Charlotte HS students reflect on seeing Pope Francis, his messag - | WBTV Charlotte

Charlotte HS students reflect on seeing Pope Francis, his message

(Jamie Boll | WBTV) (Jamie Boll | WBTV)
PHILADELPHIA, PA (WBTV) -

It was a pilgrimage for a group of high school students that began Friday in the darkness of a long bus ride. 

“I want grow in my faith,” said Jasmine Perez.

The goals were simple, the expectations hopeful.

“I definitely feel like I’ll be closer to Christ by the end of this trip,” said Jack Isles.

Several dozen from the Charlotte area, joined a million plus others in Philadelphia to renew their faith and be close to the man igniting a new feeling in the Catholic Church.

“(It’s) such a neat experience, just to have so many people from all over the world to see Pope Francis,” said Abby Bunta.

“He’s accepting of everyone and that’s what makes him so beautiful,” said Charlotte Catholic High School Teacher Jean Adamian. “(It’s) love and acceptance and mercy.”

It’s a message delivered in soft tones, with humility, a style that redefines pop-culture’s version of charisma.

“It’s not about him it’s not about the trappings of the office,” said St. Thomas Aquinas Deacon Joe Diaz. “It’s about being the servant of the servants of Christ.”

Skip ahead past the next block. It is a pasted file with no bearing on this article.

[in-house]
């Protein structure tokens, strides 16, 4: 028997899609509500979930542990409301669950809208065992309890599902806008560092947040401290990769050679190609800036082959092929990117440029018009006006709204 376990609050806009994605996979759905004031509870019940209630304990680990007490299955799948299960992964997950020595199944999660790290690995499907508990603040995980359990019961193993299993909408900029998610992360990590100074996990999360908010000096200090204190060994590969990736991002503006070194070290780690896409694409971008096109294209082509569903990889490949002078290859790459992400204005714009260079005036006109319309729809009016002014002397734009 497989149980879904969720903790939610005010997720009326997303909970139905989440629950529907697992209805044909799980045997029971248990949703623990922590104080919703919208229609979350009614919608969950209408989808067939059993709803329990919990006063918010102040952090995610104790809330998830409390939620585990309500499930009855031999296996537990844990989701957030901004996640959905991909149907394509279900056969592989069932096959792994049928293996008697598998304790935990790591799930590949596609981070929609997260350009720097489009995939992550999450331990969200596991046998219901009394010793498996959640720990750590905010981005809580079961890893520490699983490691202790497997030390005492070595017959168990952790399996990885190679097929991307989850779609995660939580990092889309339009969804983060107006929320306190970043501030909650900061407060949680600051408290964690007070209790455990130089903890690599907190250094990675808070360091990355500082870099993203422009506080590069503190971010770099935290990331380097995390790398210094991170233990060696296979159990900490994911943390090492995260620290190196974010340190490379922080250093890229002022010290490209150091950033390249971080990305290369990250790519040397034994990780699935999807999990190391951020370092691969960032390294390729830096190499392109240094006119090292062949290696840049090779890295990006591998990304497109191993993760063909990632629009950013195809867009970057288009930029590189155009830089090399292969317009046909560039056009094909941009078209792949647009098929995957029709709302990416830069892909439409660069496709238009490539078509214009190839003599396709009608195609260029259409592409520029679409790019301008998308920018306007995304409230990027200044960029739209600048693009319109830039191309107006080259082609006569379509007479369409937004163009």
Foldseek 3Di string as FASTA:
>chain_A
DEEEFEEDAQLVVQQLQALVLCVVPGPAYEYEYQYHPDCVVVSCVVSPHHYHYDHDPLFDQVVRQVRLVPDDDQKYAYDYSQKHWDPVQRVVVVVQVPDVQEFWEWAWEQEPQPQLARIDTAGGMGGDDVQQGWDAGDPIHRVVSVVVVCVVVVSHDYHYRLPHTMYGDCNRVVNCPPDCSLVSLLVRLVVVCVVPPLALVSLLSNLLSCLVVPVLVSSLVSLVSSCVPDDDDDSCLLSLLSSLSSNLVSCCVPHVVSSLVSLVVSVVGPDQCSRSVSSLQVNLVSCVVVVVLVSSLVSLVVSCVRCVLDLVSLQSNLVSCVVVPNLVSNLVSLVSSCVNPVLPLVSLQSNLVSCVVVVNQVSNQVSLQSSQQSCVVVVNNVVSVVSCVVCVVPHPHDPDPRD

“He’ll say many times to become closed in, to become self-reverential, is for the church a sickness,” said Dr. David Williams.

Williams is a long-time teacher of theology at Belmont Abbey College.

“The difficulty for him is not to draw attention, but to convert it to lasting stability,” said Williams.

Pope Francis is attempting to do it with simplicity, with the basics of the Catholic Church, an emphasis on outreach and service to others.

“I think we’ll see something of a Francis generation coming out of this,” said Williams. “But like a seed planted in the ground we’re not going to see it as his plane goes wheels up on Sunday, it’s going to take a little longer.”

Time will be the judge of the long-term impact of the past week, but there is no debate over the here and now, for those who came to Philadelphia, the simple goals were met.

“I feel so close to everything, my Catholic (faith) my religion ,” said Charlotte Catholic High School Student Grant Jackson with tears rolling down his cheeks.

“I’m exhausted," said Charlotte Catholic High School Student Amy Dickerson, "But it was way beyond worth it,” 

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